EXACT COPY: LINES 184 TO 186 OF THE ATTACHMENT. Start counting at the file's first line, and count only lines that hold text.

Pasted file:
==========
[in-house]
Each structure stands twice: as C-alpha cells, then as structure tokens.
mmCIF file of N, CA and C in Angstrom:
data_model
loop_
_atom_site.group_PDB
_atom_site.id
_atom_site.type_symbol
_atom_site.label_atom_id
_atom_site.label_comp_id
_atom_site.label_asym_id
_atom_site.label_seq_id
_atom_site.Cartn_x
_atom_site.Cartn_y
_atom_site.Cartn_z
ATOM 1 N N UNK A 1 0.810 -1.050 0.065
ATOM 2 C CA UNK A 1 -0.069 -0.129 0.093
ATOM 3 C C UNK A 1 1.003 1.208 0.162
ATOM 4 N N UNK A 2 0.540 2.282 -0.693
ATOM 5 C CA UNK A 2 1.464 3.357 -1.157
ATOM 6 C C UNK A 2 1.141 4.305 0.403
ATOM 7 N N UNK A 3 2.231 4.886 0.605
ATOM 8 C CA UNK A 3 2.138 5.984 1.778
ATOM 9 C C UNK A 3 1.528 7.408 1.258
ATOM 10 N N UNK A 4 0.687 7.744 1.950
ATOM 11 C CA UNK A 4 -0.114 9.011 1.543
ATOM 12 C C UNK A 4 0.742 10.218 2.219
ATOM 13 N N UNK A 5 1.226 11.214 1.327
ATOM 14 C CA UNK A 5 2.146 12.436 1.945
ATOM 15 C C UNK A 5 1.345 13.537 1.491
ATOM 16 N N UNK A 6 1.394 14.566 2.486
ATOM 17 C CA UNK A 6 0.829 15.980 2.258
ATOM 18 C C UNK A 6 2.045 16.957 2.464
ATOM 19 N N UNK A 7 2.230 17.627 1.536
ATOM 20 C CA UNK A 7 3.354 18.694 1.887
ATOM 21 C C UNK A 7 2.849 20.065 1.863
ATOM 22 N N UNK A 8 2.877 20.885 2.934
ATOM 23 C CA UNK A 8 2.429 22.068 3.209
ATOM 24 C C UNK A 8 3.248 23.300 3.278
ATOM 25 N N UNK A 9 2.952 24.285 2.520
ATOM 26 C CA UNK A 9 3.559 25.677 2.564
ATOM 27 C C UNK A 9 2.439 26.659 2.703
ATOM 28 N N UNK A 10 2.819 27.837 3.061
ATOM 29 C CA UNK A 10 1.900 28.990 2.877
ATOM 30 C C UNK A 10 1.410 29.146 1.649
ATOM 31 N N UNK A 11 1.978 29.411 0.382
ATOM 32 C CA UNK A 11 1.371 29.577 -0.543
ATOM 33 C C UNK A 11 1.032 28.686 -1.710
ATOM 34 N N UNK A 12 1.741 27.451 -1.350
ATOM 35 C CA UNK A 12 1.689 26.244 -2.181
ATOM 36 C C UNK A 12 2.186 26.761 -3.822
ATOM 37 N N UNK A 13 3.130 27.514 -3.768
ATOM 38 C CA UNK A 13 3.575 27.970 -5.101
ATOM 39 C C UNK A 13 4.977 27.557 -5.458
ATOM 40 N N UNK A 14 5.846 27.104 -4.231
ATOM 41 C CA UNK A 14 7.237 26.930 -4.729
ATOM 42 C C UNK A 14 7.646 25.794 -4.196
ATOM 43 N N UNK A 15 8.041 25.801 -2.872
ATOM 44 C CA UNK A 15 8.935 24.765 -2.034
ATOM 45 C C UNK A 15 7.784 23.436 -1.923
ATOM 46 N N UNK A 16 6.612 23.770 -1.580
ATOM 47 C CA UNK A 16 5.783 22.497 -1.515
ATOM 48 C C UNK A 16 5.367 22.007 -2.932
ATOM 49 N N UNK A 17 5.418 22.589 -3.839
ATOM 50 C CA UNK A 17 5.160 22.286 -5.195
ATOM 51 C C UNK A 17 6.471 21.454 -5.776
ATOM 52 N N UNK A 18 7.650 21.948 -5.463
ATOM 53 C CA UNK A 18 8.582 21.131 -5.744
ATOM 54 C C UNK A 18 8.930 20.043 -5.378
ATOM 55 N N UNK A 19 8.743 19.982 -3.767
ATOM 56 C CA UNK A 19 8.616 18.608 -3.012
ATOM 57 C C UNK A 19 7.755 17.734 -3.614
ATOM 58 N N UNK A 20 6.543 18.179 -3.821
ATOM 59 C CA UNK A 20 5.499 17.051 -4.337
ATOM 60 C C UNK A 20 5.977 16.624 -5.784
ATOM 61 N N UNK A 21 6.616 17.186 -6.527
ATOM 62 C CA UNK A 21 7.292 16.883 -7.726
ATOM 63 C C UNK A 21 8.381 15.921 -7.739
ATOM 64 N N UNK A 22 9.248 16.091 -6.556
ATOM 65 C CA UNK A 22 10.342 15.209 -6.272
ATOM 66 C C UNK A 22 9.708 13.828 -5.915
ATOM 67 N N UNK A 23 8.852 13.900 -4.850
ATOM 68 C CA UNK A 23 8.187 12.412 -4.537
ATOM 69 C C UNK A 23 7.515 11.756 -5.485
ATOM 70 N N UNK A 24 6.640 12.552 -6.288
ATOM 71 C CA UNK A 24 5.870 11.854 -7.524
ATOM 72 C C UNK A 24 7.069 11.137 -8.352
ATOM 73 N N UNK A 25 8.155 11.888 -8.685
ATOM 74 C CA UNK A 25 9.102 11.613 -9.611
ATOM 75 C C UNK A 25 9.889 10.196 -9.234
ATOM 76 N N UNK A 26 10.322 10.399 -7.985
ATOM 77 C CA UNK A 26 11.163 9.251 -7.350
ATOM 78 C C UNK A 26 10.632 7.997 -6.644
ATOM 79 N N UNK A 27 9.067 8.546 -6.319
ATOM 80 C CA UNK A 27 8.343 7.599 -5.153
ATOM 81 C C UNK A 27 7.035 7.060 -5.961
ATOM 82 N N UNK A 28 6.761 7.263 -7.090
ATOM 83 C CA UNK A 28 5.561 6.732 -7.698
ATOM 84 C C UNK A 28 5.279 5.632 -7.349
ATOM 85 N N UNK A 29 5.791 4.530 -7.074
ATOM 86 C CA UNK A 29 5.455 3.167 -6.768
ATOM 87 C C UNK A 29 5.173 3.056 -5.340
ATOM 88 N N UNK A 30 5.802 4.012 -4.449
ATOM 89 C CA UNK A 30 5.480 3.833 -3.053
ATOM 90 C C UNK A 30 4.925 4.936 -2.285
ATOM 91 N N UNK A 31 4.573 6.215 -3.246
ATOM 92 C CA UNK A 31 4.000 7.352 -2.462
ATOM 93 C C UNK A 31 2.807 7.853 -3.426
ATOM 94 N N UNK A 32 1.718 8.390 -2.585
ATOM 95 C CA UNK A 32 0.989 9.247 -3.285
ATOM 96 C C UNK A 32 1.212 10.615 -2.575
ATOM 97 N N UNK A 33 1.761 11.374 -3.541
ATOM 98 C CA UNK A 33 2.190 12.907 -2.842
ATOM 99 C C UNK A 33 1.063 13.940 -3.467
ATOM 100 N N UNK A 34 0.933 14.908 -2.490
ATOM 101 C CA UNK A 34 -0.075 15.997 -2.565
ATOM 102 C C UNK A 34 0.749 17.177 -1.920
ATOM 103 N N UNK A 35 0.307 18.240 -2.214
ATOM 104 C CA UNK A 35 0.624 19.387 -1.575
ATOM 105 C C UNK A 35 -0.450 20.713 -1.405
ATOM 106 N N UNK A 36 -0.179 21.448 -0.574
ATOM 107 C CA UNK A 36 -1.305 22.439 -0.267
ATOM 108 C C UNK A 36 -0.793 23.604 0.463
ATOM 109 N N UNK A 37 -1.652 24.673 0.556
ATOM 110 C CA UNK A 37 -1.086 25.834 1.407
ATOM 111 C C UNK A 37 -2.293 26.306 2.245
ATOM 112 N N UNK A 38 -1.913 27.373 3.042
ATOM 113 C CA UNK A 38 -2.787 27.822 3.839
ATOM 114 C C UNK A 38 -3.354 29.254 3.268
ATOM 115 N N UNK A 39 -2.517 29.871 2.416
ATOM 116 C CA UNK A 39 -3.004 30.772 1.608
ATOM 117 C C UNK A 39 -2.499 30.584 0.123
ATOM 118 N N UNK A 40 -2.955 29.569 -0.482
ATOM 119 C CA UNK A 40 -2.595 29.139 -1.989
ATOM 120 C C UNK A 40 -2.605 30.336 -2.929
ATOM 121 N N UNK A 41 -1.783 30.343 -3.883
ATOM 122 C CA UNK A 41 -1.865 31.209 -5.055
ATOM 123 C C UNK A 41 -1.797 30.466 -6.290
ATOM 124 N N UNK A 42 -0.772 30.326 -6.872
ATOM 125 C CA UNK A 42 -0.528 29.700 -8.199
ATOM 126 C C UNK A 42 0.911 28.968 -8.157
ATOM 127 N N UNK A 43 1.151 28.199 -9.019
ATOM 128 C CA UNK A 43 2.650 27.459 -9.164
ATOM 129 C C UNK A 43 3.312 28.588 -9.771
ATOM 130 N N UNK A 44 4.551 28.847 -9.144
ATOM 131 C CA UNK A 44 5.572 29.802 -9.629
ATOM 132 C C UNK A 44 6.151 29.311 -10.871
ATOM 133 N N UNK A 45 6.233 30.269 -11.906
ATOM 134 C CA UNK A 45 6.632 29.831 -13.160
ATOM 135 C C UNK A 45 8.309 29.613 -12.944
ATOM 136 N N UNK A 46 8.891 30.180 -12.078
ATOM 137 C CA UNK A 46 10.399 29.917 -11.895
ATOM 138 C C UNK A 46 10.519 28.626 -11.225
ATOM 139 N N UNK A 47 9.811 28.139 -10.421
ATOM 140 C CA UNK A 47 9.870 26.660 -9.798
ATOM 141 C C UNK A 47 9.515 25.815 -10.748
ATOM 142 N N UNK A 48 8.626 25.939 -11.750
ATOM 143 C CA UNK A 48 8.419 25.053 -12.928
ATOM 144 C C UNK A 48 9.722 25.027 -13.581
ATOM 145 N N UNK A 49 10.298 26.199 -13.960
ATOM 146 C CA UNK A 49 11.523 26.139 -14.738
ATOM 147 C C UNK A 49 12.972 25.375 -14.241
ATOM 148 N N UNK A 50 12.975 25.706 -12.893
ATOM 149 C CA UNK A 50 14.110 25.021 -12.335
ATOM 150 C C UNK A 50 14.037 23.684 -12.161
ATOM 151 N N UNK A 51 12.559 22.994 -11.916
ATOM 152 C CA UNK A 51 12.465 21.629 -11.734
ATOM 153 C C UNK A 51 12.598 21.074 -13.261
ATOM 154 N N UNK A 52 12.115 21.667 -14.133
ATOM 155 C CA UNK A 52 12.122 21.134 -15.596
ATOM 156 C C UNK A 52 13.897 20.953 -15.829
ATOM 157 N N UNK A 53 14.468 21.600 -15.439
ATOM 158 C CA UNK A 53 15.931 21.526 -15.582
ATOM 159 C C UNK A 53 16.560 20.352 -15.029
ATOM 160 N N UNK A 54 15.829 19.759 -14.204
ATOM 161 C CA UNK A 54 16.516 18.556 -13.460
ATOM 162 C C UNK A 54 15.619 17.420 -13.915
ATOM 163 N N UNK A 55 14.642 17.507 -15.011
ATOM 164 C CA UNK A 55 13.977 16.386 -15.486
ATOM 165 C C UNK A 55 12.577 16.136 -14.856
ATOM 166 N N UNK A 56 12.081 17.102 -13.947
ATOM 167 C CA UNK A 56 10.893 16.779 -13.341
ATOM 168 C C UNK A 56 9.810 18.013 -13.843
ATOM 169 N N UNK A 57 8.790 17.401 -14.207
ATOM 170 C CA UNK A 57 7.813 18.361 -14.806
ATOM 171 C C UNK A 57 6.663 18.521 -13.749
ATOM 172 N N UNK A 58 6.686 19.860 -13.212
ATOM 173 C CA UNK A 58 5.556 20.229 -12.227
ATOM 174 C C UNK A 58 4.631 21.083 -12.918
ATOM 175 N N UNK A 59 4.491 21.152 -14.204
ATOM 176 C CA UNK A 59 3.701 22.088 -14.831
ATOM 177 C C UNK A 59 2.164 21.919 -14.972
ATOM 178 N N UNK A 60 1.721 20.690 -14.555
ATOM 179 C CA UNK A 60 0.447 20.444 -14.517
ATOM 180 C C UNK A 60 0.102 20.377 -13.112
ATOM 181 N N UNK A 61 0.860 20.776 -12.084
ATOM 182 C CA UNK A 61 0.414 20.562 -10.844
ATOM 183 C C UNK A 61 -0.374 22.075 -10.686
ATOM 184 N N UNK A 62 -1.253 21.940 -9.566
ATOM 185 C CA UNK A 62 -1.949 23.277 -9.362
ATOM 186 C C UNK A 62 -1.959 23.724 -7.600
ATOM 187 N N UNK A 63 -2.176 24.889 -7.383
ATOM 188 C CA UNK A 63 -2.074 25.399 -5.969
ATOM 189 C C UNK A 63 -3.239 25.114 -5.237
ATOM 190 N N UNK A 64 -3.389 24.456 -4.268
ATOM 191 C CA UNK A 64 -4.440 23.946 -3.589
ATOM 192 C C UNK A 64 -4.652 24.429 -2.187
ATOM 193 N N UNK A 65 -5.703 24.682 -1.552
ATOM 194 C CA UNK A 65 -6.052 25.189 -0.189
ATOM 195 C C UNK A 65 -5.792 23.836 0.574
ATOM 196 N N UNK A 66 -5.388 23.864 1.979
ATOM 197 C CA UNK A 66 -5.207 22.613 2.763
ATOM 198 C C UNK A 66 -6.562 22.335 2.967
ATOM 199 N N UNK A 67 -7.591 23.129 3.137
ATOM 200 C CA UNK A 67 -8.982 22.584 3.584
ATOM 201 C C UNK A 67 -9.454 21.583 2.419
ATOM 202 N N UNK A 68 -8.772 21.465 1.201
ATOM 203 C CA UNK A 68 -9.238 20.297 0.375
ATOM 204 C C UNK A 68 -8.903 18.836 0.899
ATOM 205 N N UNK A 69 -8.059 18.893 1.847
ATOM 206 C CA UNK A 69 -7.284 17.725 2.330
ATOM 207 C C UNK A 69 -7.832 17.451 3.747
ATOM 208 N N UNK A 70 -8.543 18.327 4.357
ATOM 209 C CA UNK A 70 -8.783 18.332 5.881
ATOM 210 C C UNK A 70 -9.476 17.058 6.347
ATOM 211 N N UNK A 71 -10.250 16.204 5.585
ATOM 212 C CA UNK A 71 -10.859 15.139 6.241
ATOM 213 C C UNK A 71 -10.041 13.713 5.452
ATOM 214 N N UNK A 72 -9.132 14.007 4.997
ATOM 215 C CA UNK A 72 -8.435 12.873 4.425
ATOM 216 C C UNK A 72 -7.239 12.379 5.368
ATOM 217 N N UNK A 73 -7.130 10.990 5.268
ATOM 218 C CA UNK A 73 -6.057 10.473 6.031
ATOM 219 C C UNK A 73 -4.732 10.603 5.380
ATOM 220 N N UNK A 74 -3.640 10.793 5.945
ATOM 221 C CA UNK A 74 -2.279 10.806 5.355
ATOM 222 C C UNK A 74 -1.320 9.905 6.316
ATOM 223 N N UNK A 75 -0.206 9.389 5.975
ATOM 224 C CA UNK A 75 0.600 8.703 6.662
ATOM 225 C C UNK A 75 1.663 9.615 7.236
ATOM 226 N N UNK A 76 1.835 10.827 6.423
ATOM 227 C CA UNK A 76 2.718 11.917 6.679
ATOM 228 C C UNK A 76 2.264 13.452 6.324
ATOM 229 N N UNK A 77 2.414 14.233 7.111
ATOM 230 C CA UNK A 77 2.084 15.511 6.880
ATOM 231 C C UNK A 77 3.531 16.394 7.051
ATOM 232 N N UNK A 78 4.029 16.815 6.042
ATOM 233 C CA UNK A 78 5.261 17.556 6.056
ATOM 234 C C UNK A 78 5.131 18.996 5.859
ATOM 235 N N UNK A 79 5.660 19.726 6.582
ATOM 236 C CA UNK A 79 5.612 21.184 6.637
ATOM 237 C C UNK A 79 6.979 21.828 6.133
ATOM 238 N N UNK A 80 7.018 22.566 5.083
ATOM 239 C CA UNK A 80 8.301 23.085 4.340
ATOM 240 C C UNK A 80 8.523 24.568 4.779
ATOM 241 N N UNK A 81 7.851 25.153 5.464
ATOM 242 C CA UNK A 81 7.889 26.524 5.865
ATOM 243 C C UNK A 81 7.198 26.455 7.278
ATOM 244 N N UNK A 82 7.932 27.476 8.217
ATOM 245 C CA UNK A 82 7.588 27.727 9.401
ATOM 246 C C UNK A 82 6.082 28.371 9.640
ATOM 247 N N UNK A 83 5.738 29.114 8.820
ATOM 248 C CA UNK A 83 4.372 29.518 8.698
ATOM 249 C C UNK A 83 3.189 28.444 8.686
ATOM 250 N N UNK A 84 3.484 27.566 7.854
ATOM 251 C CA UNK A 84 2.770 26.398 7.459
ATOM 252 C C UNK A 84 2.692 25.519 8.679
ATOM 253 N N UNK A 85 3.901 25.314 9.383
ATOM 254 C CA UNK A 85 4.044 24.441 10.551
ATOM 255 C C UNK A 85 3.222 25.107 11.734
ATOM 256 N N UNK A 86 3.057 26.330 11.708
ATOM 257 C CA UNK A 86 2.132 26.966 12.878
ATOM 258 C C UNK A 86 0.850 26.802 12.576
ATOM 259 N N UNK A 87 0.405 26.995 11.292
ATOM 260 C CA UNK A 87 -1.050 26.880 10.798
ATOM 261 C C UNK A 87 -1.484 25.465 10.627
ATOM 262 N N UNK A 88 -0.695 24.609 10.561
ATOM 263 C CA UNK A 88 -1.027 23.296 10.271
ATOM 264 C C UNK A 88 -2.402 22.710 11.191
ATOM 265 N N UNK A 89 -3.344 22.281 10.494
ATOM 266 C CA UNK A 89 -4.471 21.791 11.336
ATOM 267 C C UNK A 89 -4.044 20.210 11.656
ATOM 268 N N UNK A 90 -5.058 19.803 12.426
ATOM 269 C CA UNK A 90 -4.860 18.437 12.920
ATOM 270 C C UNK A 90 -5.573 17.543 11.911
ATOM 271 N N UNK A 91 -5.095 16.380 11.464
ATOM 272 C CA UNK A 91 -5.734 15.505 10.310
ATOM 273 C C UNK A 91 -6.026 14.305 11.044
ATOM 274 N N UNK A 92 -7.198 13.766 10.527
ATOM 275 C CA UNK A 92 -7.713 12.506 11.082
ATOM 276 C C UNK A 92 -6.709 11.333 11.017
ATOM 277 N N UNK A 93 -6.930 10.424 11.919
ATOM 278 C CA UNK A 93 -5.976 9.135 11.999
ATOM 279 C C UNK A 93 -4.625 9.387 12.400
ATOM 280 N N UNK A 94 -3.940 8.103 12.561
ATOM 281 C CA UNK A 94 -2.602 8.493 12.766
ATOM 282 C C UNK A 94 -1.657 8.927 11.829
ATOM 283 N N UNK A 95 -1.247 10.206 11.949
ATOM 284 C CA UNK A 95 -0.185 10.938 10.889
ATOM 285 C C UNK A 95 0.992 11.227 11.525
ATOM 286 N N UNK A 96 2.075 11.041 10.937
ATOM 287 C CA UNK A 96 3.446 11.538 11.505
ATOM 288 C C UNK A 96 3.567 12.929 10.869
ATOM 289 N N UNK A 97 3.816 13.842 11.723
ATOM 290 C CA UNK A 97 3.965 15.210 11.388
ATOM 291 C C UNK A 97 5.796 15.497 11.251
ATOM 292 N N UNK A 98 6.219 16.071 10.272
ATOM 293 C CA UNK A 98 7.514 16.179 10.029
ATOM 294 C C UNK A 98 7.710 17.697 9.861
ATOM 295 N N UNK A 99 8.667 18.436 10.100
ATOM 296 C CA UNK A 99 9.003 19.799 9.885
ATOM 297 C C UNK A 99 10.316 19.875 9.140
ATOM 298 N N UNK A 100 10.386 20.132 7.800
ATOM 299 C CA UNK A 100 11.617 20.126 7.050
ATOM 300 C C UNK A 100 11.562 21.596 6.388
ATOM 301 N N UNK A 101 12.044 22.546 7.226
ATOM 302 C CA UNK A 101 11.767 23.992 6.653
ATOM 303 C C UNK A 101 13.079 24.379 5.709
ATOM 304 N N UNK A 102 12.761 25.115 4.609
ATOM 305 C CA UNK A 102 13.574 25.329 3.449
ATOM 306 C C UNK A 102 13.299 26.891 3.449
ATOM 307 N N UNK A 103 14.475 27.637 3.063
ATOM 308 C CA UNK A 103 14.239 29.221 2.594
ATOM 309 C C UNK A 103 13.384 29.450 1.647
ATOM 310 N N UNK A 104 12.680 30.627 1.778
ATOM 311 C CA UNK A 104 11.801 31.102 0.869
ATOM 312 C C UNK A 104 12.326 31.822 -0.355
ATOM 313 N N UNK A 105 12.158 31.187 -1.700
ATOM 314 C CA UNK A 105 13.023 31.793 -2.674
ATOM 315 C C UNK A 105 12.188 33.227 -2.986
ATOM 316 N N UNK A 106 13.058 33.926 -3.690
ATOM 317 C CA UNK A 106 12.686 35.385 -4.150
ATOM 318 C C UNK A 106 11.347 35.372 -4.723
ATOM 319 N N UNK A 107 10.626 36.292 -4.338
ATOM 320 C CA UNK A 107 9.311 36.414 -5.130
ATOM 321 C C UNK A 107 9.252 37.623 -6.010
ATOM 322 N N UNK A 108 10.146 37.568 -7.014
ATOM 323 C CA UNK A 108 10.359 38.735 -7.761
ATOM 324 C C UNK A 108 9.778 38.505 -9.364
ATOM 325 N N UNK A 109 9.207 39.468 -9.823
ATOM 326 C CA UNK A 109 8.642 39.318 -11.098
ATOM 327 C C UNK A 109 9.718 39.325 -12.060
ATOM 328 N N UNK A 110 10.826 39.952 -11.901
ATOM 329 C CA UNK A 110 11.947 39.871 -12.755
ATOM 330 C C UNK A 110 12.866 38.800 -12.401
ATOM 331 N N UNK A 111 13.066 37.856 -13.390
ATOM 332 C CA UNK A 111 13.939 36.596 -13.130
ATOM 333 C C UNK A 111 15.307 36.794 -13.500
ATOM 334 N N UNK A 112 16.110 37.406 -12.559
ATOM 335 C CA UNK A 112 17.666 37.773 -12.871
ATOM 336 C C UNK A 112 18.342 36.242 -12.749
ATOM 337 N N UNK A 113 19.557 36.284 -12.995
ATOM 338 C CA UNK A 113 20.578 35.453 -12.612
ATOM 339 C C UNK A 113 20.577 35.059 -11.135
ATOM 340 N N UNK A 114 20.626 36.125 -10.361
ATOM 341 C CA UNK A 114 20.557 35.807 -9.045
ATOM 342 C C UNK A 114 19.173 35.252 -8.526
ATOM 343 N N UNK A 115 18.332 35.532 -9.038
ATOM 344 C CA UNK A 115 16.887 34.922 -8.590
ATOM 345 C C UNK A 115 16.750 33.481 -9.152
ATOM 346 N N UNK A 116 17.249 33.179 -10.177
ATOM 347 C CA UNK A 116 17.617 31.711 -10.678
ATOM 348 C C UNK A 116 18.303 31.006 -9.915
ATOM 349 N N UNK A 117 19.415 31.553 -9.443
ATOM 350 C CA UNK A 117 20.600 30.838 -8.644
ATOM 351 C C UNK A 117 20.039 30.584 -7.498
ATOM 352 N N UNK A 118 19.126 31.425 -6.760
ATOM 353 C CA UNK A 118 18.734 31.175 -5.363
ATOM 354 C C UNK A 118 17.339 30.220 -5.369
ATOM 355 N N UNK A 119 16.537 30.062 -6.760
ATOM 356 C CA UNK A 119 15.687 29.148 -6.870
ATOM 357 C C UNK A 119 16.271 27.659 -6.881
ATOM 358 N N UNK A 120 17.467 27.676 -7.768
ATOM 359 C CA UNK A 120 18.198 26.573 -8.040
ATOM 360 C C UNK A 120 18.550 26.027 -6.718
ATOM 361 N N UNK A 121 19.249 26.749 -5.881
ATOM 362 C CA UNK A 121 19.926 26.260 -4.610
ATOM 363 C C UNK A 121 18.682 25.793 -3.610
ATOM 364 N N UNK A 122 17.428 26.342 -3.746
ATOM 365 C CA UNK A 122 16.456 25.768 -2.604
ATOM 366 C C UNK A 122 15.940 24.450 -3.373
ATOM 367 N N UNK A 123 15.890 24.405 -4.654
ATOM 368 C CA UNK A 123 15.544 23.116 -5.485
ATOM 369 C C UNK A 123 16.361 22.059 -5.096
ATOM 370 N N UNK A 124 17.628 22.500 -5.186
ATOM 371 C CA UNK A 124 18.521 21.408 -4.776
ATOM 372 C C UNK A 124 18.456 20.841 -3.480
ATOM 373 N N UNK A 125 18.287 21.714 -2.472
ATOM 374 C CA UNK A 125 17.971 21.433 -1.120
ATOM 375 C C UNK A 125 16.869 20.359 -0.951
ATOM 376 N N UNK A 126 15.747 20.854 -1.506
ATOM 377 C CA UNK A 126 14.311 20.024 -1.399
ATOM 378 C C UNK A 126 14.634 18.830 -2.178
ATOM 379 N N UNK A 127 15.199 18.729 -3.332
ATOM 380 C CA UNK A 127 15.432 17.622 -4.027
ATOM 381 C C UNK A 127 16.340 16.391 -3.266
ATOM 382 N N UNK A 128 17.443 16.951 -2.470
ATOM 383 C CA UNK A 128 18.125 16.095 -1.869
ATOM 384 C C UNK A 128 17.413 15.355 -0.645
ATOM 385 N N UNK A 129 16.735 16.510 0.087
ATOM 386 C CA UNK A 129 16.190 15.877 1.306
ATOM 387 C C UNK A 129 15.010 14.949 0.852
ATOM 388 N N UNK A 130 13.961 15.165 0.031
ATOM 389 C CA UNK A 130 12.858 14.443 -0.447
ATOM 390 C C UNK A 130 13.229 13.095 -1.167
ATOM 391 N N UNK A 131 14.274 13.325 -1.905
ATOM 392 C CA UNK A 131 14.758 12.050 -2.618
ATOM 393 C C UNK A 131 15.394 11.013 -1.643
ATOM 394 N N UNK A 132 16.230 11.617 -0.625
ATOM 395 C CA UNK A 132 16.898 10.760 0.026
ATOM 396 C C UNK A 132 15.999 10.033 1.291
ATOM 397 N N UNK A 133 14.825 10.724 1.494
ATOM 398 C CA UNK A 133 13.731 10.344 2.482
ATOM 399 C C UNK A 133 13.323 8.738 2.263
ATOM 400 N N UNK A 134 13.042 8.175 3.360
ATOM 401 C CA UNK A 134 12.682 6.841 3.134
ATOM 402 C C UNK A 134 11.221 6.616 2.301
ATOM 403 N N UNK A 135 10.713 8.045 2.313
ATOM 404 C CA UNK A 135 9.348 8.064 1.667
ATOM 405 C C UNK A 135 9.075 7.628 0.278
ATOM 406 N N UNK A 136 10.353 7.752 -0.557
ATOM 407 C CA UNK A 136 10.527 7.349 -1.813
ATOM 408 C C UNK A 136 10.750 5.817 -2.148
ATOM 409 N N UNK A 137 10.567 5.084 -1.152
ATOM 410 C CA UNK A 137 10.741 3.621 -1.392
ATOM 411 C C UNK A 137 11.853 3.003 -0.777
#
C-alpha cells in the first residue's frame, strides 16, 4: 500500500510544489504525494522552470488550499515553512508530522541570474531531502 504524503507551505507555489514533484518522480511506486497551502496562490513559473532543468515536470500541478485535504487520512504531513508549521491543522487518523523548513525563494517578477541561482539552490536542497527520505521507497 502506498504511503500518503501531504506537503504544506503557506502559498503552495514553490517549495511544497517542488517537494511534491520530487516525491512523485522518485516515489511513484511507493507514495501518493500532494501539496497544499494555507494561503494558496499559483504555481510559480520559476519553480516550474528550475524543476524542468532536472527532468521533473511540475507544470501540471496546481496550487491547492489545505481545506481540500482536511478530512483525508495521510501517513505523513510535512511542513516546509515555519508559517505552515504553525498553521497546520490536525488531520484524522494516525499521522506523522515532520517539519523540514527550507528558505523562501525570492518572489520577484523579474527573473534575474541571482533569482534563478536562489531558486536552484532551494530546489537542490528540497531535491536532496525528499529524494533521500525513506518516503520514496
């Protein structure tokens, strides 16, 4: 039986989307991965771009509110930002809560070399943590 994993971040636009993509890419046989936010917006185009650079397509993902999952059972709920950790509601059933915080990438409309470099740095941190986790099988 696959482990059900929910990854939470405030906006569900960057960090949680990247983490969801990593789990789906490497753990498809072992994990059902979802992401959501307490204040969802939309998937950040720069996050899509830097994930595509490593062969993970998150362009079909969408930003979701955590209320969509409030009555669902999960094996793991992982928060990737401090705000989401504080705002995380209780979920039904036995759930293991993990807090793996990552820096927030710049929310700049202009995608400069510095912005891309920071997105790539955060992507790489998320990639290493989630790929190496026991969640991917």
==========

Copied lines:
ATOM 169 N N UNK A 57 8.790 17.401 -14.207
ATOM 170 C CA UNK A 57 7.813 18.361 -14.806
ATOM 171 C C UNK A 57 6.663 18.521 -13.749